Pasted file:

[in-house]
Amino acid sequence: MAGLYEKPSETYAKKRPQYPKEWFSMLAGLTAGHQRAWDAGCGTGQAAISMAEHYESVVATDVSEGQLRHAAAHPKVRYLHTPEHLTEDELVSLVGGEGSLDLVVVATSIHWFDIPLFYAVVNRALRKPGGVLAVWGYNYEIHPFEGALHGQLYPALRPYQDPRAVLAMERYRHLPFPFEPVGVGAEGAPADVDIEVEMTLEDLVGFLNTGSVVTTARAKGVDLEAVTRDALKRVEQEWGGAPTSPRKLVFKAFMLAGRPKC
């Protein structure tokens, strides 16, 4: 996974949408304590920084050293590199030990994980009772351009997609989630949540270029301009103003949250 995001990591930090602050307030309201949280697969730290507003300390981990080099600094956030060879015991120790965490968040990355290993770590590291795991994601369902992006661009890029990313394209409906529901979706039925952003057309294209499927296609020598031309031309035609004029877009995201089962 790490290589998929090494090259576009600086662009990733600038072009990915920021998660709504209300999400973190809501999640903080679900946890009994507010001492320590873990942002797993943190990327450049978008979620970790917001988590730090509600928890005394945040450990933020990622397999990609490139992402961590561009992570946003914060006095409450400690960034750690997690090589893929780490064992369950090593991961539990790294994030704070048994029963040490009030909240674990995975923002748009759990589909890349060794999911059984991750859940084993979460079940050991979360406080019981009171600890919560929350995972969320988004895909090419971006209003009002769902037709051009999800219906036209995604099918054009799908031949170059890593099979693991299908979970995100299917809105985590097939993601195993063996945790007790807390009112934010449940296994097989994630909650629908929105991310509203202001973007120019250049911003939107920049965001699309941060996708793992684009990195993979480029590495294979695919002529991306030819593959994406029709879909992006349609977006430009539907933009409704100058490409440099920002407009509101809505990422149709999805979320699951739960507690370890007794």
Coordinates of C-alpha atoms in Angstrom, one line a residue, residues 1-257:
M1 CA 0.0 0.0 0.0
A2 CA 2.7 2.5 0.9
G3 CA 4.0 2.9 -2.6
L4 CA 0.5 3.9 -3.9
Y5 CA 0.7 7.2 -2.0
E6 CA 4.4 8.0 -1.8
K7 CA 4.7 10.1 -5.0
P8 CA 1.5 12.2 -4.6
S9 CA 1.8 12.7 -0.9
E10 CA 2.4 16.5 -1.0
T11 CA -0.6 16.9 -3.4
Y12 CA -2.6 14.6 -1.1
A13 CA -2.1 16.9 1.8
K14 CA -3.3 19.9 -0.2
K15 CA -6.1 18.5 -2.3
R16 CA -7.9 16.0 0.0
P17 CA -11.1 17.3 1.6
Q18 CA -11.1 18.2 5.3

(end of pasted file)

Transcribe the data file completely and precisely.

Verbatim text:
[in-house]
Amino acid sequence: MAGLYEKPSETYAKKRPQYPKEWFSMLAGLTAGHQRAWDAGCGTGQAAISMAEHYESVVATDVSEGQLRHAAAHPKVRYLHTPEHLTEDELVSLVGGEGSLDLVVVATSIHWFDIPLFYAVVNRALRKPGGVLAVWGYNYEIHPFEGALHGQLYPALRPYQDPRAVLAMERYRHLPFPFEPVGVGAEGAPADVDIEVEMTLEDLVGFLNTGSVVTTARAKGVDLEAVTRDALKRVEQEWGGAPTSPRKLVFKAFMLAGRPKC
């Protein structure tokens, strides 16, 4: 996974949408304590920084050293590199030990994980009772351009997609989630949540270029301009103003949250 995001990591930090602050307030309201949280697969730290507003300390981990080099600094956030060879015991120790965490968040990355290993770590590291795991994601369902992006661009890029990313394209409906529901979706039925952003057309294209499927296609020598031309031309035609004029877009995201089962 790490290589998929090494090259576009600086662009990733600038072009990915920021998660709504209300999400973190809501999640903080679900946890009994507010001492320590873990942002797993943190990327450049978008979620970790917001988590730090509600928890005394945040450990933020990622397999990609490139992402961590561009992570946003914060006095409450400690960034750690997690090589893929780490064992369950090593991961539990790294994030704070048994029963040490009030909240674990995975923002748009759990589909890349060794999911059984991750859940084993979460079940050991979360406080019981009171600890919560929350995972969320988004895909090419971006209003009002769902037709051009999800219906036209995604099918054009799908031949170059890593099979693991299908979970995100299917809105985590097939993601195993063996945790007790807390009112934010449940296994097989994630909650629908929105991310509203202001973007120019250049911003939107920049965001699309941060996708793992684009990195993979480029590495294979695919002529991306030819593959994406029709879909992006349609977006430009539907933009409704100058490409440099920002407009509101809505990422149709999805979320699951739960507690370890007794």
Coordinates of C-alpha atoms in Angstrom, one line a residue, residues 1-257:
M1 CA 0.0 0.0 0.0
A2 CA 2.7 2.5 0.9
G3 CA 4.0 2.9 -2.6
L4 CA 0.5 3.9 -3.9
Y5 CA 0.7 7.2 -2.0
E6 CA 4.4 8.0 -1.8
K7 CA 4.7 10.1 -5.0
P8 CA 1.5 12.2 -4.6
S9 CA 1.8 12.7 -0.9
E10 CA 2.4 16.5 -1.0
T11 CA -0.6 16.9 -3.4
Y12 CA -2.6 14.6 -1.1
A13 CA -2.1 16.9 1.8
K14 CA -3.3 19.9 -0.2
K15 CA -6.1 18.5 -2.3
R16 CA -7.9 16.0 0.0
P17 CA -11.1 17.3 1.6
Q18 CA -11.1 18.2 5.3